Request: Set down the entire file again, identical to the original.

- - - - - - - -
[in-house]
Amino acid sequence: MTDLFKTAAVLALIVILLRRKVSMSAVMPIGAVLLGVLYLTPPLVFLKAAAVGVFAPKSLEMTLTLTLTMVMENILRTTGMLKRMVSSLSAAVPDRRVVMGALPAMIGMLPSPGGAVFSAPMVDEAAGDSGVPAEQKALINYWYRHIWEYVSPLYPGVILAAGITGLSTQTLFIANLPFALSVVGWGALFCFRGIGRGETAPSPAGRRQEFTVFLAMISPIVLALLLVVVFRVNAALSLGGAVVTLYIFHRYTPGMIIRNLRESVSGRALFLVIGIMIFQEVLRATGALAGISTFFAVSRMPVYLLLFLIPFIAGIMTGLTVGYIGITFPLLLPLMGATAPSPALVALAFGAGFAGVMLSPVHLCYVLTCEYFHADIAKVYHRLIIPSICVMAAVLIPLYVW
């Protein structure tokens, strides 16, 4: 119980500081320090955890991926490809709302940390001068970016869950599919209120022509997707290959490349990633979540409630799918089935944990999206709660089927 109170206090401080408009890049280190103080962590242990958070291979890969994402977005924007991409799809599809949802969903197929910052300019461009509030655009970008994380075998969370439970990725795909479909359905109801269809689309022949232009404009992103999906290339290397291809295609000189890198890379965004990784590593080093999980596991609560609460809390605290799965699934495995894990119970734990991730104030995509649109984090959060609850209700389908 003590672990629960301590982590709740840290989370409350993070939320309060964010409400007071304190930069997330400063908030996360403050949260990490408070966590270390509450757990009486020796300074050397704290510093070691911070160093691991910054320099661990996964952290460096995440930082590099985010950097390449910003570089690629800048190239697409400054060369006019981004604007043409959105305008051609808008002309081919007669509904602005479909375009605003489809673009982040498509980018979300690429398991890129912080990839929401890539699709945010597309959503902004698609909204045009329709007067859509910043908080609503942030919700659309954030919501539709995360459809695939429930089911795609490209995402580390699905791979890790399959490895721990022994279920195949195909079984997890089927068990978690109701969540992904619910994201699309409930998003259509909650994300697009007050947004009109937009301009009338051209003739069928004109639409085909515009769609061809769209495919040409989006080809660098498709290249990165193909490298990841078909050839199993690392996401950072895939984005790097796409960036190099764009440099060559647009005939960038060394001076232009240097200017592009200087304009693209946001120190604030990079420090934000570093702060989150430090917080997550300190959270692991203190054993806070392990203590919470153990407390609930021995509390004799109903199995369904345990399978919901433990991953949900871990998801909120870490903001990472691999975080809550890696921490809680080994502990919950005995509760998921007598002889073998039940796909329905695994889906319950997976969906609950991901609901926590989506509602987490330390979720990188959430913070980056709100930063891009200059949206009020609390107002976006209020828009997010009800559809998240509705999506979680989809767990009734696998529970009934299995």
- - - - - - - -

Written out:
[in-house]
Amino acid sequence: MTDLFKTAAVLALIVILLRRKVSMSAVMPIGAVLLGVLYLTPPLVFLKAAAVGVFAPKSLEMTLTLTLTMVMENILRTTGMLKRMVSSLSAAVPDRRVVMGALPAMIGMLPSPGGAVFSAPMVDEAAGDSGVPAEQKALINYWYRHIWEYVSPLYPGVILAAGITGLSTQTLFIANLPFALSVVGWGALFCFRGIGRGETAPSPAGRRQEFTVFLAMISPIVLALLLVVVFRVNAALSLGGAVVTLYIFHRYTPGMIIRNLRESVSGRALFLVIGIMIFQEVLRATGALAGISTFFAVSRMPVYLLLFLIPFIAGIMTGLTVGYIGITFPLLLPLMGATAPSPALVALAFGAGFAGVMLSPVHLCYVLTCEYFHADIAKVYHRLIIPSICVMAAVLIPLYVW
């Protein structure tokens, strides 16, 4: 119980500081320090955890991926490809709302940390001068970016869950599919209120022509997707290959490349990633979540409630799918089935944990999206709660089927 109170206090401080408009890049280190103080962590242990958070291979890969994402977005924007991409799809599809949802969903197929910052300019461009509030655009970008994380075998969370439970990725795909479909359905109801269809689309022949232009404009992103999906290339290397291809295609000189890198890379965004990784590593080093999980596991609560609460809390605290799965699934495995894990119970734990991730104030995509649109984090959060609850209700389908 003590672990629960301590982590709740840290989370409350993070939320309060964010409400007071304190930069997330400063908030996360403050949260990490408070966590270390509450757990009486020796300074050397704290510093070691911070160093691991910054320099661990996964952290460096995440930082590099985010950097390449910003570089690629800048190239697409400054060369006019981004604007043409959105305008051609808008002309081919007669509904602005479909375009605003489809673009982040498509980018979300690429398991890129912080990839929401890539699709945010597309959503902004698609909204045009329709007067859509910043908080609503942030919700659309954030919501539709995360459809695939429930089911795609490209995402580390699905791979890790399959490895721990022994279920195949195909079984997890089927068990978690109701969540992904619910994201699309409930998003259509909650994300697009007050947004009109937009301009009338051209003739069928004109639409085909515009769609061809769209495919040409989006080809660098498709290249990165193909490298990841078909050839199993690392996401950072895939984005790097796409960036190099764009440099060559647009005939960038060394001076232009240097200017592009200087304009693209946001120190604030990079420090934000570093702060989150430090917080997550300190959270692991203190054993806070392990203590919470153990407390609930021995509390004799109903199995369904345990399978919901433990991953949900871990998801909120870490903001990472691999975080809550890696921490809680080994502990919950005995509760998921007598002889073998039940796909329905695994889906319950997976969906609950991901609901926590989506509602987490330390979720990188959430913070980056709100930063891009200059949206009020609390107002976006209020828009997010009800559809998240509705999506979680989809767990009734696998529970009934299995």